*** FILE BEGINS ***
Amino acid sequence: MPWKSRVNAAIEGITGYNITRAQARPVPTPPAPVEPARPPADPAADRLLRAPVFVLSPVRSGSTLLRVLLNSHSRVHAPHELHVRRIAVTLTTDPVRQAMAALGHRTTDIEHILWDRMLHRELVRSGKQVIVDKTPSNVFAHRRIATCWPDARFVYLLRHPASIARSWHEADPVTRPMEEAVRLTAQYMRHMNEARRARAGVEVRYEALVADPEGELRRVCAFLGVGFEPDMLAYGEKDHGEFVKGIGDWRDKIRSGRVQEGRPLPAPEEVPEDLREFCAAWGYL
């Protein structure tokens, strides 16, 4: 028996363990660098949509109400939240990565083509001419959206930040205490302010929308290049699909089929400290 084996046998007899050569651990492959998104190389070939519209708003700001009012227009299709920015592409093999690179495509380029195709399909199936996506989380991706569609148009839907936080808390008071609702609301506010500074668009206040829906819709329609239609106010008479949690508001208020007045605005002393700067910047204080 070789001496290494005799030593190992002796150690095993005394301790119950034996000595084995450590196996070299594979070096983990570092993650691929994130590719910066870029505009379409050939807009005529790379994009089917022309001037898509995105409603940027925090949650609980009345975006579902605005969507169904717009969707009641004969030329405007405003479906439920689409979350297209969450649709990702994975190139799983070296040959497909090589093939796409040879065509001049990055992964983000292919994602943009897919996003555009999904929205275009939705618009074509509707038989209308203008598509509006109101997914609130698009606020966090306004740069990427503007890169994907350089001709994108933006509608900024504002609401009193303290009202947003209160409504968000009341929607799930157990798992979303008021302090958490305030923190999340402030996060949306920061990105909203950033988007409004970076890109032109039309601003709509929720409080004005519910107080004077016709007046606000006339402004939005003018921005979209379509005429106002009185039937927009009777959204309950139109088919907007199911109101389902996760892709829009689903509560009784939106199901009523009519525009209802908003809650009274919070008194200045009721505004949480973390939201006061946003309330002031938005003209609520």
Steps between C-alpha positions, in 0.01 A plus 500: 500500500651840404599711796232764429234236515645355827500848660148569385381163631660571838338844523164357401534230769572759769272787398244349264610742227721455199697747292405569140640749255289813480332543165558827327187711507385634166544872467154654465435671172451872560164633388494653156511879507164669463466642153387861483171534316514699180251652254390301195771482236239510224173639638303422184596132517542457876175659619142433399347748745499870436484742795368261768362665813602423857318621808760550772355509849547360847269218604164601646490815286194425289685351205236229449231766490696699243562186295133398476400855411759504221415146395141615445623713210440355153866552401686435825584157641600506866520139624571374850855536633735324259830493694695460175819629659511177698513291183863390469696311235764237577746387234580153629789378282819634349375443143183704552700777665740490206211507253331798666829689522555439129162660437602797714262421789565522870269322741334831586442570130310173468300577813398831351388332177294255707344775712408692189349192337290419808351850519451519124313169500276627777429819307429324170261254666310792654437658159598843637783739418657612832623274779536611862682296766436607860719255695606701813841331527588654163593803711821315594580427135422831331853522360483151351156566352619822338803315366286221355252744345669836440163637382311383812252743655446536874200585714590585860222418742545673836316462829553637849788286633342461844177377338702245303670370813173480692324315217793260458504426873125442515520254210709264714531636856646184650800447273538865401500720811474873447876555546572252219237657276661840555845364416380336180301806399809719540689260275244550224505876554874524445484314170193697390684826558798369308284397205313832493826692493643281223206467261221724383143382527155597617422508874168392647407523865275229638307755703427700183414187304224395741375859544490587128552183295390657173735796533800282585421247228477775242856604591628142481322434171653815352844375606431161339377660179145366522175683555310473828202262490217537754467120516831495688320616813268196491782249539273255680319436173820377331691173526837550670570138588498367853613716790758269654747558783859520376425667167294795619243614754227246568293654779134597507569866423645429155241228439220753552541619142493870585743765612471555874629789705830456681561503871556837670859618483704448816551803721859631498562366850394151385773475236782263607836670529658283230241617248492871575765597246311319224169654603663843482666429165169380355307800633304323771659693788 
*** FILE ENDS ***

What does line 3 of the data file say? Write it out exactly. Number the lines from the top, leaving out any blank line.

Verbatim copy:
Steps between C-alpha positions, in 0.01 A plus 500: 500500500651840404599711796232764429234236515645355827500848660148569385381163631660571838338844523164357401534230769572759769272787398244349264610742227721455199697747292405569140640749255289813480332543165558827327187711507385634166544872467154654465435671172451872560164633388494653156511879507164669463466642153387861483171534316514699180251652254390301195771482236239510224173639638303422184596132517542457876175659619142433399347748745499870436484742795368261768362665813602423857318621808760550772355509849547360847269218604164601646490815286194425289685351205236229449231766490696699243562186295133398476400855411759504221415146395141615445623713210440355153866552401686435825584157641600506866520139624571374850855536633735324259830493694695460175819629659511177698513291183863390469696311235764237577746387234580153629789378282819634349375443143183704552700777665740490206211507253331798666829689522555439129162660437602797714262421789565522870269322741334831586442570130310173468300577813398831351388332177294255707344775712408692189349192337290419808351850519451519124313169500276627777429819307429324170261254666310792654437658159598843637783739418657612832623274779536611862682296766436607860719255695606701813841331527588654163593803711821315594580427135422831331853522360483151351156566352619822338803315366286221355252744345669836440163637382311383812252743655446536874200585714590585860222418742545673836316462829553637849788286633342461844177377338702245303670370813173480692324315217793260458504426873125442515520254210709264714531636856646184650800447273538865401500720811474873447876555546572252219237657276661840555845364416380336180301806399809719540689260275244550224505876554874524445484314170193697390684826558798369308284397205313832493826692493643281223206467261221724383143382527155597617422508874168392647407523865275229638307755703427700183414187304224395741375859544490587128552183295390657173735796533800282585421247228477775242856604591628142481322434171653815352844375606431161339377660179145366522175683555310473828202262490217537754467120516831495688320616813268196491782249539273255680319436173820377331691173526837550670570138588498367853613716790758269654747558783859520376425667167294795619243614754227246568293654779134597507569866423645429155241228439220753552541619142493870585743765612471555874629789705830456681561503871556837670859618483704448816551803721859631498562366850394151385773475236782263607836670529658283230241617248492871575765597246311319224169654603663843482666429165169380355307800633304323771659693788 